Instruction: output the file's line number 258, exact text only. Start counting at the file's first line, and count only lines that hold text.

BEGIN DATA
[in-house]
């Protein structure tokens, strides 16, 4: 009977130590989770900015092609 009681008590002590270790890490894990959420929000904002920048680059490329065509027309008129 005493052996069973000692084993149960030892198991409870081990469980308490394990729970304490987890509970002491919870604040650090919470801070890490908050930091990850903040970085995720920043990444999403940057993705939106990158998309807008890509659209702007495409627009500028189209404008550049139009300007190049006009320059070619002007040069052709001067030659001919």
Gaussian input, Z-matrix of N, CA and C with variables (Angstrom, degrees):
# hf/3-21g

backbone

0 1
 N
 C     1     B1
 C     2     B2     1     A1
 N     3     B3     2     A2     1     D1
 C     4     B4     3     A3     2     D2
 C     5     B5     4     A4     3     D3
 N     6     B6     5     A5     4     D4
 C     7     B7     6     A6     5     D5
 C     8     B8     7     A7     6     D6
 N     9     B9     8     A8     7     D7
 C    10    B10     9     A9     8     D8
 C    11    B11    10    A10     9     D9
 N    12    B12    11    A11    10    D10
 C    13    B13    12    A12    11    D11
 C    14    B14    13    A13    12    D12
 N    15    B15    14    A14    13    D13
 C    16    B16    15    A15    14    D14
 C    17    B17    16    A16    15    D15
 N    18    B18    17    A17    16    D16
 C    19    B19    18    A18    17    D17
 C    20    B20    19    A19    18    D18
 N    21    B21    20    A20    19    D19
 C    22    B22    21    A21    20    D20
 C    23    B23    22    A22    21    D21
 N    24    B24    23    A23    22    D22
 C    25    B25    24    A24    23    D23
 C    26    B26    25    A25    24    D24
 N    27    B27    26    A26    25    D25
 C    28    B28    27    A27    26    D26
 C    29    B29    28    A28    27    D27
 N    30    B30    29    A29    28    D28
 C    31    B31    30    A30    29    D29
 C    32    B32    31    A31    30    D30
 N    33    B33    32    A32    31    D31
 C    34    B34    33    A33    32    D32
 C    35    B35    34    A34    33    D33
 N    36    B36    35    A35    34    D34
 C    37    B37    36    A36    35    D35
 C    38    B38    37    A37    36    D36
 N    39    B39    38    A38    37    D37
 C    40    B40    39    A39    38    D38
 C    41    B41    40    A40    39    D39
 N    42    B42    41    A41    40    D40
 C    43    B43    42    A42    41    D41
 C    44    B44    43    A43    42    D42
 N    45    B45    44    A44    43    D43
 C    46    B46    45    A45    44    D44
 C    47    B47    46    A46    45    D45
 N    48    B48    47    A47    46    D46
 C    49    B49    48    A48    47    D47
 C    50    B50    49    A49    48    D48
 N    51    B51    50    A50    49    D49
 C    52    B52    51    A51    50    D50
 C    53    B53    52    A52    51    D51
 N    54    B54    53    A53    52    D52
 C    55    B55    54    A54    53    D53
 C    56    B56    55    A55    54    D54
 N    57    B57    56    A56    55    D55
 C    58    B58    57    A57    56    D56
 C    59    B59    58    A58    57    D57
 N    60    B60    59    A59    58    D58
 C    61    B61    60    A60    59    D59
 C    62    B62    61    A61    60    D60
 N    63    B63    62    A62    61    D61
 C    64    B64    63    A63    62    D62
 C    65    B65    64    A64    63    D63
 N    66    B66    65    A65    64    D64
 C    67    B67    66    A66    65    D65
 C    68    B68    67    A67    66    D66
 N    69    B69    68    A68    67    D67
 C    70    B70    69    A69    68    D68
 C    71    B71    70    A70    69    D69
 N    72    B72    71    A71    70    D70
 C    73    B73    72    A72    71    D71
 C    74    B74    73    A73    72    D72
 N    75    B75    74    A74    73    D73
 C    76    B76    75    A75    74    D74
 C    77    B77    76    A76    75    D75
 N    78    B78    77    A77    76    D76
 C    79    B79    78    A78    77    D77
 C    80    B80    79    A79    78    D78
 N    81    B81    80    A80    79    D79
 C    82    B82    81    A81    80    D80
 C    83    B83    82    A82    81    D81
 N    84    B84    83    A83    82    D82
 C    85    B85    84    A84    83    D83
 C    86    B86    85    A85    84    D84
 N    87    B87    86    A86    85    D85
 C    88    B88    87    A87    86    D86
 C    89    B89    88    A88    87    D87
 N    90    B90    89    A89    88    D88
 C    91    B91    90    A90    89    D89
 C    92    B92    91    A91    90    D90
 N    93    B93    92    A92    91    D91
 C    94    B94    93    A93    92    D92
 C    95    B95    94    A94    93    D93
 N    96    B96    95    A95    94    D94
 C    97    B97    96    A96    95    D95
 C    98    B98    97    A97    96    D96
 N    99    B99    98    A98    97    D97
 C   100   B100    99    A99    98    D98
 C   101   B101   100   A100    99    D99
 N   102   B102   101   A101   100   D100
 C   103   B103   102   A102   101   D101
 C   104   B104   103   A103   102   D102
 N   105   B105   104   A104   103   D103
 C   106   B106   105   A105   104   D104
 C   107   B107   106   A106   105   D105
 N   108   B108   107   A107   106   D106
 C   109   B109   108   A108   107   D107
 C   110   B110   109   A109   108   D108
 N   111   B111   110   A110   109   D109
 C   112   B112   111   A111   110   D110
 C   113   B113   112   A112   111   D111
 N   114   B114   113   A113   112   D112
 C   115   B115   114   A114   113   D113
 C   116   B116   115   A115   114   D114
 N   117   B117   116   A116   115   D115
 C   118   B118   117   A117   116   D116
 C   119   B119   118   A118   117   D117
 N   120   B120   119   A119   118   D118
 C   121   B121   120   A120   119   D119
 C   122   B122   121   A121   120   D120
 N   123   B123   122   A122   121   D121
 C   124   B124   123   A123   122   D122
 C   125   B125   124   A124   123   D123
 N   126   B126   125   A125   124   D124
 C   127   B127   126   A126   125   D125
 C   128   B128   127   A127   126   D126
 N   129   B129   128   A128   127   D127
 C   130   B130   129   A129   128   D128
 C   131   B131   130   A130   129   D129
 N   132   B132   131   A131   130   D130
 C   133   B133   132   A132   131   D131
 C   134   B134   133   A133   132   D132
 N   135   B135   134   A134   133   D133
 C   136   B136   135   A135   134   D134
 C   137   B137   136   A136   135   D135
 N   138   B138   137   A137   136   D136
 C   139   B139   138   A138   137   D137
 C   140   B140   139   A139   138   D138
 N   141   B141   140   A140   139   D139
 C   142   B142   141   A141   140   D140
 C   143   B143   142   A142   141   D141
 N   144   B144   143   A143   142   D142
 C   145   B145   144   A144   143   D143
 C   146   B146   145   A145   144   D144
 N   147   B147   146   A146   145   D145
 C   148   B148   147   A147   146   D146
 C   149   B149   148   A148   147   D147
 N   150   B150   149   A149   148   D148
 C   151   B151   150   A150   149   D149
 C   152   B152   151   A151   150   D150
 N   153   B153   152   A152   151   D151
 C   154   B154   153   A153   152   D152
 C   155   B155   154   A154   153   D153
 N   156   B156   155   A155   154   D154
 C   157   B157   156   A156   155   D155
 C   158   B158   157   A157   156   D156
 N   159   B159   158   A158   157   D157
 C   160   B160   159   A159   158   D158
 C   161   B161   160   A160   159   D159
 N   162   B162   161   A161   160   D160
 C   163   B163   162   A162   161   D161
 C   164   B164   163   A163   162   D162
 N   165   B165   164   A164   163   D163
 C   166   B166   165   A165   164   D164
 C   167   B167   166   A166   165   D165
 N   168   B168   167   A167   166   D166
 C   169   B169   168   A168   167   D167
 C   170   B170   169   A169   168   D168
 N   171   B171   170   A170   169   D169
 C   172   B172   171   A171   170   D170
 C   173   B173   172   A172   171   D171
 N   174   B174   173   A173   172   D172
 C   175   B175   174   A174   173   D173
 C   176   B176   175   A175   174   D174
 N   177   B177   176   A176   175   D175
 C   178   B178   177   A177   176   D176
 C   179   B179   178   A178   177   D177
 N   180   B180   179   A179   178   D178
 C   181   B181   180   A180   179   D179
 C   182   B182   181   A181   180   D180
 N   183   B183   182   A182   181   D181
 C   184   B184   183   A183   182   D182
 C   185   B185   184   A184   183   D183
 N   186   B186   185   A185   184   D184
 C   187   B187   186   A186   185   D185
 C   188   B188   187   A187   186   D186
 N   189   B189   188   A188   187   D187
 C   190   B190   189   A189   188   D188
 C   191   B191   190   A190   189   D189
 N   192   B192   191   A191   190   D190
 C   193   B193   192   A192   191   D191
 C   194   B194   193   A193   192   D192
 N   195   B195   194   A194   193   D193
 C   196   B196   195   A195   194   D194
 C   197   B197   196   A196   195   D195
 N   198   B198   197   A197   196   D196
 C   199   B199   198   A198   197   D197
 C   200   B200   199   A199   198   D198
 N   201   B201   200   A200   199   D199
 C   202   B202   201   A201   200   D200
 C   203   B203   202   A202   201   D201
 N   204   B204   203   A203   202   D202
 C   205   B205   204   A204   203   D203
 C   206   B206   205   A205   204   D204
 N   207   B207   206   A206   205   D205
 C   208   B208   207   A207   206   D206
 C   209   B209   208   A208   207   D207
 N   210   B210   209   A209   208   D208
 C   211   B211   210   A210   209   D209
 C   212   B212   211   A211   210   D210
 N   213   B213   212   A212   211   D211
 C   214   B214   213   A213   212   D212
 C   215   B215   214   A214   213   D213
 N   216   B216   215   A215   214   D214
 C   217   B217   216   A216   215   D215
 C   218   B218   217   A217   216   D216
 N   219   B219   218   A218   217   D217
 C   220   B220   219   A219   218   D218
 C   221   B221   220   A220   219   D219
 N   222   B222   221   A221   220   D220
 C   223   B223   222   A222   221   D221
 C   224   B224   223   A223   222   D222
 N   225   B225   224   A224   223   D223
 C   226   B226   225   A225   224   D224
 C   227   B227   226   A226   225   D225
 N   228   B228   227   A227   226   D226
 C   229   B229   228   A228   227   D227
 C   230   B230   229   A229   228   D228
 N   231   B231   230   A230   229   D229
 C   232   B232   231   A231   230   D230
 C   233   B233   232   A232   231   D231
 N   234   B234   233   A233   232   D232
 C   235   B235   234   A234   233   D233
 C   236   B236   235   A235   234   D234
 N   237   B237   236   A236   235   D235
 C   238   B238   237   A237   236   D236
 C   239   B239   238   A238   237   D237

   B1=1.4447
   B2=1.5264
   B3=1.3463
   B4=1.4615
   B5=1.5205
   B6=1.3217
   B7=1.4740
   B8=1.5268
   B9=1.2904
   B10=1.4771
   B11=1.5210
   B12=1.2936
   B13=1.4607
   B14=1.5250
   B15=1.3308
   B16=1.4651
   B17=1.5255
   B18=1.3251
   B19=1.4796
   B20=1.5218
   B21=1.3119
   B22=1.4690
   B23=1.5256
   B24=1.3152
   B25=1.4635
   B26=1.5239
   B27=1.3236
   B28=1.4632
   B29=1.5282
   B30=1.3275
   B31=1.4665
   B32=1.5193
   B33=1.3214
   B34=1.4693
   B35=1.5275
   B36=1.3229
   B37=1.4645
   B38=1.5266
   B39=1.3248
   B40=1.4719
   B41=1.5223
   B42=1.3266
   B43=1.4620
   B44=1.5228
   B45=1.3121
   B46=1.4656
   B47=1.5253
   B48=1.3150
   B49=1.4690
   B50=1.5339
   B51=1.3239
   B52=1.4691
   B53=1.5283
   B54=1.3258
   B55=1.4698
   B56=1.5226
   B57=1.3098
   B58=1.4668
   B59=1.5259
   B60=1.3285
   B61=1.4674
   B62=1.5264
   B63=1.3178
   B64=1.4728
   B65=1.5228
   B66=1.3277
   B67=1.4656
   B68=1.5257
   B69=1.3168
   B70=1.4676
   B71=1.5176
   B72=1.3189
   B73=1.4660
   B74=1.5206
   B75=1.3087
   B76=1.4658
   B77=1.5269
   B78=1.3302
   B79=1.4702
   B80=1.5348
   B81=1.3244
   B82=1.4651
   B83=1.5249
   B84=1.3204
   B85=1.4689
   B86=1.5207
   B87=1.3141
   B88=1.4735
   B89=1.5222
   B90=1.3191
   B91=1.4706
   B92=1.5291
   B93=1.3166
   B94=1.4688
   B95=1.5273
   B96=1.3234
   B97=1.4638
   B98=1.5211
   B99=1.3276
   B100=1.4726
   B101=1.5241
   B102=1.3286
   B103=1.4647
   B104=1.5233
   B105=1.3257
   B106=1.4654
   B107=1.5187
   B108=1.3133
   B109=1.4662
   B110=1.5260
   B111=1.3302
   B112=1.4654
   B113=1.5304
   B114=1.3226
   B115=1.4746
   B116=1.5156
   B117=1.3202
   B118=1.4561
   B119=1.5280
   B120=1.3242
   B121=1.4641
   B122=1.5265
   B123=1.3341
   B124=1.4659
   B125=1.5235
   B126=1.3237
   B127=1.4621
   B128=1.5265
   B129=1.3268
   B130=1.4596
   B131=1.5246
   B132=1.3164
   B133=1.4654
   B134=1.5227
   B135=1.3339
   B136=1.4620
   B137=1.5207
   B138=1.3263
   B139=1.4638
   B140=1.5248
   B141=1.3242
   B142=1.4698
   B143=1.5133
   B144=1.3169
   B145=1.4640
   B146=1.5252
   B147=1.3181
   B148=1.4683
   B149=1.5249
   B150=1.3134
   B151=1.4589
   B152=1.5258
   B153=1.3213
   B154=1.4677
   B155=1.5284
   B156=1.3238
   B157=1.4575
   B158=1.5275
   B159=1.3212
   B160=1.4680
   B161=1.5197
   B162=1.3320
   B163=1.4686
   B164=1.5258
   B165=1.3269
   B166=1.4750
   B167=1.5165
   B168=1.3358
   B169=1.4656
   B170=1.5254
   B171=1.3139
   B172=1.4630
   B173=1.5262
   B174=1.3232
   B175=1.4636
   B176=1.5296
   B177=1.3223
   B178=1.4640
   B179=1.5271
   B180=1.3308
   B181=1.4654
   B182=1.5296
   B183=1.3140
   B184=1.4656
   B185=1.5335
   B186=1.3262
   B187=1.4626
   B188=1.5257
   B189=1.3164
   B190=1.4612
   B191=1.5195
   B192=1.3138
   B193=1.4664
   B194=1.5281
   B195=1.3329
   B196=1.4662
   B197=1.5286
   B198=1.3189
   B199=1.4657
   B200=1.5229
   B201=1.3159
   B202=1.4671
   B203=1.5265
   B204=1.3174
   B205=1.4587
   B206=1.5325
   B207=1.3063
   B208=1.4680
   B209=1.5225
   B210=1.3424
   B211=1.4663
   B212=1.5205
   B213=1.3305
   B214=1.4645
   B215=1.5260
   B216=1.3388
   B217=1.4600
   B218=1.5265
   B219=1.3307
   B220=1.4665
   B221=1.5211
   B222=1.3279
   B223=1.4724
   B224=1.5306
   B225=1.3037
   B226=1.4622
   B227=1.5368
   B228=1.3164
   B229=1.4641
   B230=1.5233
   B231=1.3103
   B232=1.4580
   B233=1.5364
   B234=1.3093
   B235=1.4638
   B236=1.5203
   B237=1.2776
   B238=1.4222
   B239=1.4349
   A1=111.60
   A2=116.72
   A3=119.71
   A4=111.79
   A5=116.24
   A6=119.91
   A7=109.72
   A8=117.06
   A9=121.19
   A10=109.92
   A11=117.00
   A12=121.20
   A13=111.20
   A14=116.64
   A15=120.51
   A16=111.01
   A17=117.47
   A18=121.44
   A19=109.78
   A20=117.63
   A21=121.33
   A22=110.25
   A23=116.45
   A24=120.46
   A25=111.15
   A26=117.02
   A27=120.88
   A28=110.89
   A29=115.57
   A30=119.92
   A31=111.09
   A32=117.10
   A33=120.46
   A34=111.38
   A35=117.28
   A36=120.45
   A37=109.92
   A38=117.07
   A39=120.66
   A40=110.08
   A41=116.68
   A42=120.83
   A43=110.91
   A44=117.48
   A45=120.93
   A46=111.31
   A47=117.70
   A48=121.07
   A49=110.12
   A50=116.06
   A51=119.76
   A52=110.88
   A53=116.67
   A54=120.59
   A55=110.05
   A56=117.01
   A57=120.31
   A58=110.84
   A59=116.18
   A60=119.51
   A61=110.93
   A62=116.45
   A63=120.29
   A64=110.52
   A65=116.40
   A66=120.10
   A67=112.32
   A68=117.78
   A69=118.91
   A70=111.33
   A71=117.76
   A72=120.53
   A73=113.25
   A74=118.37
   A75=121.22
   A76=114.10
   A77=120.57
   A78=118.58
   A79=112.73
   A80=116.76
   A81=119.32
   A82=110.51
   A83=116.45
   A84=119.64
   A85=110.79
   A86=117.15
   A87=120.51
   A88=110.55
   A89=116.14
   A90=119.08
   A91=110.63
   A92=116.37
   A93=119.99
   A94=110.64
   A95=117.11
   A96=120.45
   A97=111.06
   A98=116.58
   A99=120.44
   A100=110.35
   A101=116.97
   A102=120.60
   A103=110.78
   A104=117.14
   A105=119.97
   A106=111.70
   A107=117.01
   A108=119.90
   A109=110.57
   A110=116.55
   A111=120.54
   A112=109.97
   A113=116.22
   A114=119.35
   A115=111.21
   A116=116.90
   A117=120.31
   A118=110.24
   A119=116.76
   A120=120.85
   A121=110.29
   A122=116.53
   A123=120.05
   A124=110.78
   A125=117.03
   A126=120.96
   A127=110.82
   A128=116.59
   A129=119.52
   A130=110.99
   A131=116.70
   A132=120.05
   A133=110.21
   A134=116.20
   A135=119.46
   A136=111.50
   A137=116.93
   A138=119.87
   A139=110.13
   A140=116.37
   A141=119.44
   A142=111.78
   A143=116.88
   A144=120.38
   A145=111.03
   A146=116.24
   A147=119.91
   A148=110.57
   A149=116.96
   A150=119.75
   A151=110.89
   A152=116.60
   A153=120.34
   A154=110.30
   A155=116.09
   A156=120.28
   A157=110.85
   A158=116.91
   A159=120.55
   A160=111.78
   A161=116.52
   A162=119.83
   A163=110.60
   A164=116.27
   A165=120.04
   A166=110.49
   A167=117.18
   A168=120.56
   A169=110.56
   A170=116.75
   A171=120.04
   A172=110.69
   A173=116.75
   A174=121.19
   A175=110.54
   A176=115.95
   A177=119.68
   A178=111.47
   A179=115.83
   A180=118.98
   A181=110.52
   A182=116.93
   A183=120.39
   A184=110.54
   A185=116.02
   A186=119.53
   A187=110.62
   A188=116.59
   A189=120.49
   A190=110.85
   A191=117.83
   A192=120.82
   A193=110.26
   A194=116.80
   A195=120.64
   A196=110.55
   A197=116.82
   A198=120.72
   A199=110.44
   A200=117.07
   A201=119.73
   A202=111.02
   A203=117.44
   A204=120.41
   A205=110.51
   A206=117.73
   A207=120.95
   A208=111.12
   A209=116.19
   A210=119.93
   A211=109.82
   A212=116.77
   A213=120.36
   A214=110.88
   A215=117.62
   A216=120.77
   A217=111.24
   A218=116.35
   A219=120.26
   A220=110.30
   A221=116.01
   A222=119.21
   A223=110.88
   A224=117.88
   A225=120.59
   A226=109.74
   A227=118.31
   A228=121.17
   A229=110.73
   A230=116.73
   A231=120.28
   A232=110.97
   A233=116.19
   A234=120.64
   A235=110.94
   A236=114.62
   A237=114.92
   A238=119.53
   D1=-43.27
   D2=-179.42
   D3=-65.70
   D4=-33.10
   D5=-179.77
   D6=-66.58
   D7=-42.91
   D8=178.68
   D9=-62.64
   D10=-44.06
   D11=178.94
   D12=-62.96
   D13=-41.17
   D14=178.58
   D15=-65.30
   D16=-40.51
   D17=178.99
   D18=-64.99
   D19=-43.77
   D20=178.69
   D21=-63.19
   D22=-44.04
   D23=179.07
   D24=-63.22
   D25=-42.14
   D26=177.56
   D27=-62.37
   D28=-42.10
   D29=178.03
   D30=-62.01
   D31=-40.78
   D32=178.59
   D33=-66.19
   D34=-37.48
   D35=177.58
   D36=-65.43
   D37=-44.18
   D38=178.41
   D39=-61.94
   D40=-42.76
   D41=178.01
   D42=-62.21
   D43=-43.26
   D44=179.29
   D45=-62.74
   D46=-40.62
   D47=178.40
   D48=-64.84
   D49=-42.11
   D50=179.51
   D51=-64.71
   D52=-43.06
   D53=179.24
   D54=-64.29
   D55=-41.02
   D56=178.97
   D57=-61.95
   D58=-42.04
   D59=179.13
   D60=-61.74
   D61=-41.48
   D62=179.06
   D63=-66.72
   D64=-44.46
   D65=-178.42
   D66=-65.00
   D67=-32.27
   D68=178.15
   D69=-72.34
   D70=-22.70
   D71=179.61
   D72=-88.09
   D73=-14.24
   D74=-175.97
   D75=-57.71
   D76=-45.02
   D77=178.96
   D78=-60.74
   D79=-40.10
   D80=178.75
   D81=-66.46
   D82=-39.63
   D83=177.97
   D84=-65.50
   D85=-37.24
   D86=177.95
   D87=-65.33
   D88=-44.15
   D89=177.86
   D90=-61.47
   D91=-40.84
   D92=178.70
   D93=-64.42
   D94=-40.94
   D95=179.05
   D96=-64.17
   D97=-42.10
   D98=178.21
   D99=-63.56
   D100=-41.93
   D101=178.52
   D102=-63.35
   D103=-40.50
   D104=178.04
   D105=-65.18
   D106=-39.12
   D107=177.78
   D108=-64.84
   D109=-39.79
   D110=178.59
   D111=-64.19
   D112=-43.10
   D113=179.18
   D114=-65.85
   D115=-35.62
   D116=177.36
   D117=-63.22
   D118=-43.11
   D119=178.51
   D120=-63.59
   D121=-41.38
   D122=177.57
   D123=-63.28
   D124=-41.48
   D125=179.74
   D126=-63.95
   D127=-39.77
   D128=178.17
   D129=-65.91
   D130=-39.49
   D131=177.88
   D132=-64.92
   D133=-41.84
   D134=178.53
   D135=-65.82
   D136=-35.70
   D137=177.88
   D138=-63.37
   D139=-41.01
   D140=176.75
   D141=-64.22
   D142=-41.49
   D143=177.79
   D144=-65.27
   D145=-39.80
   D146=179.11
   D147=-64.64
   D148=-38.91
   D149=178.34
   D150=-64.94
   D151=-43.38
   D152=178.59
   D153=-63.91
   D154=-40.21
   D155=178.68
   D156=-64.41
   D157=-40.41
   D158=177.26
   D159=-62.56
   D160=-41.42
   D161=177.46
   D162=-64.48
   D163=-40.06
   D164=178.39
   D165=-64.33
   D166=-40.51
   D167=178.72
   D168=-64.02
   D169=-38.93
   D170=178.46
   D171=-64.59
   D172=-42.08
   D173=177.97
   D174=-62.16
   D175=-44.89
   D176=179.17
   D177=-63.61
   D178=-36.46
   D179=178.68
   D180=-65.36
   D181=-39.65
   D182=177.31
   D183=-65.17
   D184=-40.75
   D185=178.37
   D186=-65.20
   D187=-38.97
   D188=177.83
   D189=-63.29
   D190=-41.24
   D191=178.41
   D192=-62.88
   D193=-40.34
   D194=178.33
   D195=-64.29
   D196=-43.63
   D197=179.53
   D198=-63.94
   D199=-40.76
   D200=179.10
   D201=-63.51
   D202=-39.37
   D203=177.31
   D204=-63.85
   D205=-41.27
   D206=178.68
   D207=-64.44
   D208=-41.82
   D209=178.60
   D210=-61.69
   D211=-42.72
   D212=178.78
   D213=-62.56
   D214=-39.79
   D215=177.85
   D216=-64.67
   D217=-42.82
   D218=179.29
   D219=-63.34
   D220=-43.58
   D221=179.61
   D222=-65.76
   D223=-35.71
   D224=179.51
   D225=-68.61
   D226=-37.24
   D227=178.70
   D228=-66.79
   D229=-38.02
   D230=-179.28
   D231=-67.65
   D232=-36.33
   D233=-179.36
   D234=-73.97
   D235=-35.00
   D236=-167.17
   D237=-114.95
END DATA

   B12=1.2936